Our Ever Changing Teens, Part 1
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Published on November 12, 2019

siblings in car wearing headphones using digital devices

Our Ever Changing Teens, Part 1

This is the first of a two-part blog on teens and change. Read Part 2.

Have you hit the teen years with your child and wondered what happened to your carefree kid? Well, don’t fear, you are not alone. The teen years are hard and your child is going through a lot of changes. Not only physically but academically and socially too. It is no wonder the teen years are often filled with anxiety.

Being a teen is hard because they want more freedom but often feel they aren’t being given enough of it, but at the same time they are clinging to parts of their childhood. No matter how much they may say they want more freedom they still need their parents/guardians more than ever. With more responsibility and freedom come greater temptations and the pressure to fit in becomes more and more intense.

One thing that can be quite common among teens is problems with anxiety. According to the National Institutes of Health, one in three teens will experience an anxiety disorder and sadly this number is on the rise. What’s more, hospital admissions for suicidal teenagers have doubled in the last decade. Sometimes your child may not even be able to tell you why they are anxious. It is important to remember that there may be many factors playing a role, such as hormones that changing and transitioning to middle school and high school.

Why is anxiety on the rise?

  • Increased expectations to succeed. We have created a culture where we place so much emphasis on success and comparison that the pressure on your youth has been amplified. Whether it is standardized testing or pressure from parents to be the best, we don’t allow down time. Society pushes kids to be in multiple sports, clubs and activities all while keeping their grades up so they can get into college.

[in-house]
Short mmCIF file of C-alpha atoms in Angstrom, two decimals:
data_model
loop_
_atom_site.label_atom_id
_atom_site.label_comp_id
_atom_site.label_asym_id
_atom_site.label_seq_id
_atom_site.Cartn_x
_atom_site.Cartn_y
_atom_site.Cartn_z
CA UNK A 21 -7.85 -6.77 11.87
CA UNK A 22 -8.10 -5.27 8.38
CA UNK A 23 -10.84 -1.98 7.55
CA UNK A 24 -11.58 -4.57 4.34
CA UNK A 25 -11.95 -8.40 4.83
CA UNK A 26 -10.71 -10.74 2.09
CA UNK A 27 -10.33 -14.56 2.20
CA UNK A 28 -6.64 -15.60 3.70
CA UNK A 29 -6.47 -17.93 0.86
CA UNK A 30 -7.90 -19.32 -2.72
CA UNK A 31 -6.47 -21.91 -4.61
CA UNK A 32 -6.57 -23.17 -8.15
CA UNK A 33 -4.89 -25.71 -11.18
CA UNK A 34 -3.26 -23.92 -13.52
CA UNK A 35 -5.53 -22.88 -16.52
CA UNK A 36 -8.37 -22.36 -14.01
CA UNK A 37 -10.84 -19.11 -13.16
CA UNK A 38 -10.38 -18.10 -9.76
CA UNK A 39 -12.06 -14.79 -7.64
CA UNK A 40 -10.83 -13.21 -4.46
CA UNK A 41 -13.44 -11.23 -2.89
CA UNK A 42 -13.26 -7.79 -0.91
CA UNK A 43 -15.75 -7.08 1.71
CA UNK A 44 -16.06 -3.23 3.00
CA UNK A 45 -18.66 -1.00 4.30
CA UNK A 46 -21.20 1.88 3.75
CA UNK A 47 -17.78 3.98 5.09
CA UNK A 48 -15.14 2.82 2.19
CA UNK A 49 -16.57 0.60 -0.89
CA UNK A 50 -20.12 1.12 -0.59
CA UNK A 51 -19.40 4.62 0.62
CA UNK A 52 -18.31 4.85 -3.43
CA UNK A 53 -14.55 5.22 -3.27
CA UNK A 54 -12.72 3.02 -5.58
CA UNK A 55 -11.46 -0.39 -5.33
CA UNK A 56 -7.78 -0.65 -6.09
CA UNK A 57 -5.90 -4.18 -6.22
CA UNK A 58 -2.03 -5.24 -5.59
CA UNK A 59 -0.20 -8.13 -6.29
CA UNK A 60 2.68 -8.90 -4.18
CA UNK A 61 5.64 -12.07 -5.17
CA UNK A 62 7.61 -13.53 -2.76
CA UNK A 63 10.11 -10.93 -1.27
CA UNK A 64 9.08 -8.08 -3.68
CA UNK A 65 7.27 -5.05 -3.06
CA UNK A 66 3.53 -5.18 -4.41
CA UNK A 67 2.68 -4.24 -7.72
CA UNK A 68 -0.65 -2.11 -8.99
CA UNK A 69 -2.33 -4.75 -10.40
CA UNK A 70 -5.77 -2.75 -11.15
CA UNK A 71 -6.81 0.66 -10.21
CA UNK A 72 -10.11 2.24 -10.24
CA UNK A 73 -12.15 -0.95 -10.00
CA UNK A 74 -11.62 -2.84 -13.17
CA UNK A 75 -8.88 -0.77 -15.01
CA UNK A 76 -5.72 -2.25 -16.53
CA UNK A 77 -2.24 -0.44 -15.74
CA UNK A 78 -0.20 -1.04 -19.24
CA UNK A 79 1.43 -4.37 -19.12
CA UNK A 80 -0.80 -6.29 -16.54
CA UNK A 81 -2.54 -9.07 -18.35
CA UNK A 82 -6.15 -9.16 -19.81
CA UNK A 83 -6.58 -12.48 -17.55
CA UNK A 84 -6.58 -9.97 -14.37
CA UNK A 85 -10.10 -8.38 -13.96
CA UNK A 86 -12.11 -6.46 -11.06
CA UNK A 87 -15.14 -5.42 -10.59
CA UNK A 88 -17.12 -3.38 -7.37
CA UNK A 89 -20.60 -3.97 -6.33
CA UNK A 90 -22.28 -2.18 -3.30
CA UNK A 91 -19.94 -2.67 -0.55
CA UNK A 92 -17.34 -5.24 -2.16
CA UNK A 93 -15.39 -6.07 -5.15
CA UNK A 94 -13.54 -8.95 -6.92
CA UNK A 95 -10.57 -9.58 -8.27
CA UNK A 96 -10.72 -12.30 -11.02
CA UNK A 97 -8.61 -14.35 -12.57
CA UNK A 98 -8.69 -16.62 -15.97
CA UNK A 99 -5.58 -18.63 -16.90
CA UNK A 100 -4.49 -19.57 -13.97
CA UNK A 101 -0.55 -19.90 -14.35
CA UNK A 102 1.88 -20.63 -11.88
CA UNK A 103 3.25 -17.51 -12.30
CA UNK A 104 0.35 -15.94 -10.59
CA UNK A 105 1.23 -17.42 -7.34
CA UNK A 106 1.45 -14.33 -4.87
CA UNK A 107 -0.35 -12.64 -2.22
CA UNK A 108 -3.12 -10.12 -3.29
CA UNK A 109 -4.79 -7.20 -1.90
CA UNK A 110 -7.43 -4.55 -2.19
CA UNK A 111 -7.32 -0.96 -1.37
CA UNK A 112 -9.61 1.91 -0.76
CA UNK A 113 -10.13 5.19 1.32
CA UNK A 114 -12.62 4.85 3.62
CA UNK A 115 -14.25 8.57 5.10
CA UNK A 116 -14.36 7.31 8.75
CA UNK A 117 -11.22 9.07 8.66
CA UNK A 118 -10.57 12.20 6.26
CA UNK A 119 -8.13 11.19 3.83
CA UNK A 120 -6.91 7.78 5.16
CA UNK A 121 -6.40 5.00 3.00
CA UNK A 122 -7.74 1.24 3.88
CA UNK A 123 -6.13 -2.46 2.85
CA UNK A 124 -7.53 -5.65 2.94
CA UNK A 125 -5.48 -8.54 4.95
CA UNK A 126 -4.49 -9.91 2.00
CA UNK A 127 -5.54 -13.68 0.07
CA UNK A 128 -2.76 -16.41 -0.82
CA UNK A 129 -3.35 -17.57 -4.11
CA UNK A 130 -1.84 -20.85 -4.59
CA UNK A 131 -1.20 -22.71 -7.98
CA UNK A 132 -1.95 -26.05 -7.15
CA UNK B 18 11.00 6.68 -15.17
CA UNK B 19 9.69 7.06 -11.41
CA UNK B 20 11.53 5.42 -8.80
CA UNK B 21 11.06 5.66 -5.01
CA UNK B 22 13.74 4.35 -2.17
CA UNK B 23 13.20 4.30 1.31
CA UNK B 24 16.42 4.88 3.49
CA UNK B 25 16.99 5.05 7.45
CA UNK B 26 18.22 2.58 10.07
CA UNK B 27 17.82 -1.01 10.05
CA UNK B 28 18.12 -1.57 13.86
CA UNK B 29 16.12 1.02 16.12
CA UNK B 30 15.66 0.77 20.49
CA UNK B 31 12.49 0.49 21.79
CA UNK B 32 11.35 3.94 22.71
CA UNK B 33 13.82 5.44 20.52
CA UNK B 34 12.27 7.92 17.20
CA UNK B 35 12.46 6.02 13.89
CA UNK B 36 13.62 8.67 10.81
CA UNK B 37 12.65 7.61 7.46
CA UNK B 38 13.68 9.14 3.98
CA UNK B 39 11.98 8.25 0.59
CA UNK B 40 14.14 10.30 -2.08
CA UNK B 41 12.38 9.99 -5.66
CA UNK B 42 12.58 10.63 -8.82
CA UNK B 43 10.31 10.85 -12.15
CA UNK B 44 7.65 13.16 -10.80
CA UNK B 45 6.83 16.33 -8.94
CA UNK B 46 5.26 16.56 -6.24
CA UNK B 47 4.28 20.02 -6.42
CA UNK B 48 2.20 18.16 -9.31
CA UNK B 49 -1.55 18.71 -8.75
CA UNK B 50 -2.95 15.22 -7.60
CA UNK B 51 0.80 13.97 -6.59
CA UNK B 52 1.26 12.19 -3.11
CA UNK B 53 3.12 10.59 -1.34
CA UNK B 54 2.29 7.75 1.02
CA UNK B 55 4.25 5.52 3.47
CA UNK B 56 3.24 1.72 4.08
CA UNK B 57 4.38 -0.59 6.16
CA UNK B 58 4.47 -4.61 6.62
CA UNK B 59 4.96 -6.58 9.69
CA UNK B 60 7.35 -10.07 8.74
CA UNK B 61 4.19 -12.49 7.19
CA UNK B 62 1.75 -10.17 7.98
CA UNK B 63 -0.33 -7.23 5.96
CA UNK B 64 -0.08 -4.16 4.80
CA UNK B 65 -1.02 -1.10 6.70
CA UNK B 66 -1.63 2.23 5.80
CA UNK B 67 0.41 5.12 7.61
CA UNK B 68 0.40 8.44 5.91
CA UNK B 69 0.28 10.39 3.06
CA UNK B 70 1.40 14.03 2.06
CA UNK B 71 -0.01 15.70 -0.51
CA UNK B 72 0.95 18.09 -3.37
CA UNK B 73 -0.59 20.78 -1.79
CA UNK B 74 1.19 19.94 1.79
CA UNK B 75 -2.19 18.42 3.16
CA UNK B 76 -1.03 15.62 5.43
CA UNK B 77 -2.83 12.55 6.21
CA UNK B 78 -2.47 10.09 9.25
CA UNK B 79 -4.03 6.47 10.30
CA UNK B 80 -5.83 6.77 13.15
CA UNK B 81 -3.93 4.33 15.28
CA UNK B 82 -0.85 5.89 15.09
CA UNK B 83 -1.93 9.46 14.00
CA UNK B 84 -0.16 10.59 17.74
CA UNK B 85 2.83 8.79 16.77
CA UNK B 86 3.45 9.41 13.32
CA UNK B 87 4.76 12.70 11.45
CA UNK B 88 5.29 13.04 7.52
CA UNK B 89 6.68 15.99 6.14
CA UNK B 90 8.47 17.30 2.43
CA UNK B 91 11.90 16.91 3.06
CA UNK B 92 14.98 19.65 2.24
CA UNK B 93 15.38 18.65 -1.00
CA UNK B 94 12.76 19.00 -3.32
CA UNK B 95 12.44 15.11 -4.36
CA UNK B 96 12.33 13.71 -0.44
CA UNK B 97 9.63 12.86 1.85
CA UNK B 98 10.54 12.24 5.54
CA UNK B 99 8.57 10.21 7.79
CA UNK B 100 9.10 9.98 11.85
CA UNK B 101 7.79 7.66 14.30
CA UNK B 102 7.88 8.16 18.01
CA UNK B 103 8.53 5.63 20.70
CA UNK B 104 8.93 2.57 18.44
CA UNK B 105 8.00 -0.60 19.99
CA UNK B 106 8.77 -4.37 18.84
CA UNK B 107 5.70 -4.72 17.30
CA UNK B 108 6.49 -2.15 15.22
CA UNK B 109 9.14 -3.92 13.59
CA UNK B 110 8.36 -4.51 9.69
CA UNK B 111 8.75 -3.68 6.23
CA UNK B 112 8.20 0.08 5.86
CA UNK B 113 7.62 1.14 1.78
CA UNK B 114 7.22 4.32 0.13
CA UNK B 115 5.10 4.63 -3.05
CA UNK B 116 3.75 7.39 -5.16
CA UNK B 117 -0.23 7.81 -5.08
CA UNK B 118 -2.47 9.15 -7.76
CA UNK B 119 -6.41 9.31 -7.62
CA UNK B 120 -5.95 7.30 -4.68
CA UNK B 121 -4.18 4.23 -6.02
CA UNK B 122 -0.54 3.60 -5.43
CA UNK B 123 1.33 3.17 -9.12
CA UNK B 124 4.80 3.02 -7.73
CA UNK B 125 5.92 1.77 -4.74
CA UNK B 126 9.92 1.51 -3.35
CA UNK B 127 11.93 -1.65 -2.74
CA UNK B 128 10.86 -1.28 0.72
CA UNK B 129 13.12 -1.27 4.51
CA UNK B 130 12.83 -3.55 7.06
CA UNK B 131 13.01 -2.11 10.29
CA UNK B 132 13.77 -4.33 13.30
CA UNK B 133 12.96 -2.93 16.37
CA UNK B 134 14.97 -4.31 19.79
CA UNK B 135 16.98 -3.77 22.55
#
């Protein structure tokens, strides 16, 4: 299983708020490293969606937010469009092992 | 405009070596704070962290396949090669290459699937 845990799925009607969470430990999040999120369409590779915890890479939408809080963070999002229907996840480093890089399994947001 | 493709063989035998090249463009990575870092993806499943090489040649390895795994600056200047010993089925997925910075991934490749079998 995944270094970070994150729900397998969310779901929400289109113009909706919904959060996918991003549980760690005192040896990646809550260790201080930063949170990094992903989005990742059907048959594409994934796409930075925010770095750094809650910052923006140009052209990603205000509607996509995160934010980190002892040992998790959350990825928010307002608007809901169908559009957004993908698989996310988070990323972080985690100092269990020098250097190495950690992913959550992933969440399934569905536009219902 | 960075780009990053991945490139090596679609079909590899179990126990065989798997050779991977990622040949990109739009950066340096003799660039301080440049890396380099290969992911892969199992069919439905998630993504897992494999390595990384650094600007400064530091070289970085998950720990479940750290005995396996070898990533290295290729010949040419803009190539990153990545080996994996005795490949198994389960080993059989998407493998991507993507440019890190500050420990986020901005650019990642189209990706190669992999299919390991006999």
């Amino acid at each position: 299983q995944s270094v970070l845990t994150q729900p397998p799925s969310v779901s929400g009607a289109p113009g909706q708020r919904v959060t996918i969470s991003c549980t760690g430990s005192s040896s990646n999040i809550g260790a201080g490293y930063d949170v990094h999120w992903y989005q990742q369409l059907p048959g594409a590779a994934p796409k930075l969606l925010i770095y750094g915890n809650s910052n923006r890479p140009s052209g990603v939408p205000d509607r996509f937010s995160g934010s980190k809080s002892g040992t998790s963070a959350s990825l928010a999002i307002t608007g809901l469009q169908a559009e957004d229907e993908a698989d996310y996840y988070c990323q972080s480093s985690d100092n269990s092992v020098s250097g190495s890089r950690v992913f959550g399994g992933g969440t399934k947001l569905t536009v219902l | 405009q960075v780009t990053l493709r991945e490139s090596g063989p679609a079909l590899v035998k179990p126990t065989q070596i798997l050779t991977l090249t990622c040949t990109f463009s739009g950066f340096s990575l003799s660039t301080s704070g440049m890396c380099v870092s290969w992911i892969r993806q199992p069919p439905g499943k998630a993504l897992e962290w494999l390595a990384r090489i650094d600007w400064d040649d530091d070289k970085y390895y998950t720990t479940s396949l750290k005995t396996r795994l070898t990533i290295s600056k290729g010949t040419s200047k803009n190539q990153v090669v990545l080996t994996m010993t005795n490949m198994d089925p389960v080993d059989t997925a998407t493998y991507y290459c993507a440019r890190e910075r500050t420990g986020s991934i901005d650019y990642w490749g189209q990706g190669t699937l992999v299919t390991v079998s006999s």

• Our world seems scarier. We hear about mass shooting almost weekly, kids now have to practice active shooter drills and sadly some children may have already experienced an active school lock-down. In addition children are faced with environmental concerns that threaten their future which they learn about at school or on the news. It is hard not be anxious.
  • Social media is everywhere. Teens are connected more than ever before. It used to be a kid could go home and disconnect but not anymore. Bullies may follow them home in the form of Facebook, Twitter, etc. Another problem with social media is it creates a false sense of perfectionism. Lives always seem fascinating and amazing in the realm of Facebook and Instagram.

Anxiety can rear its ugly head in many ways. It is important to catch anxiety early as it can lead to more severe problems such as depression, substance abuse and even suicide. So what can you look for so you can catch it early?

In Our Ever Changing Teens, Part 2, we’ll consider the indicators of anxiety in teens as well as methods to help them cope.

By Beth Lucht, Family Life Educator, Women’s and Children’s Community Outreach Education, Avera McKennan Hospital & University Health Center,

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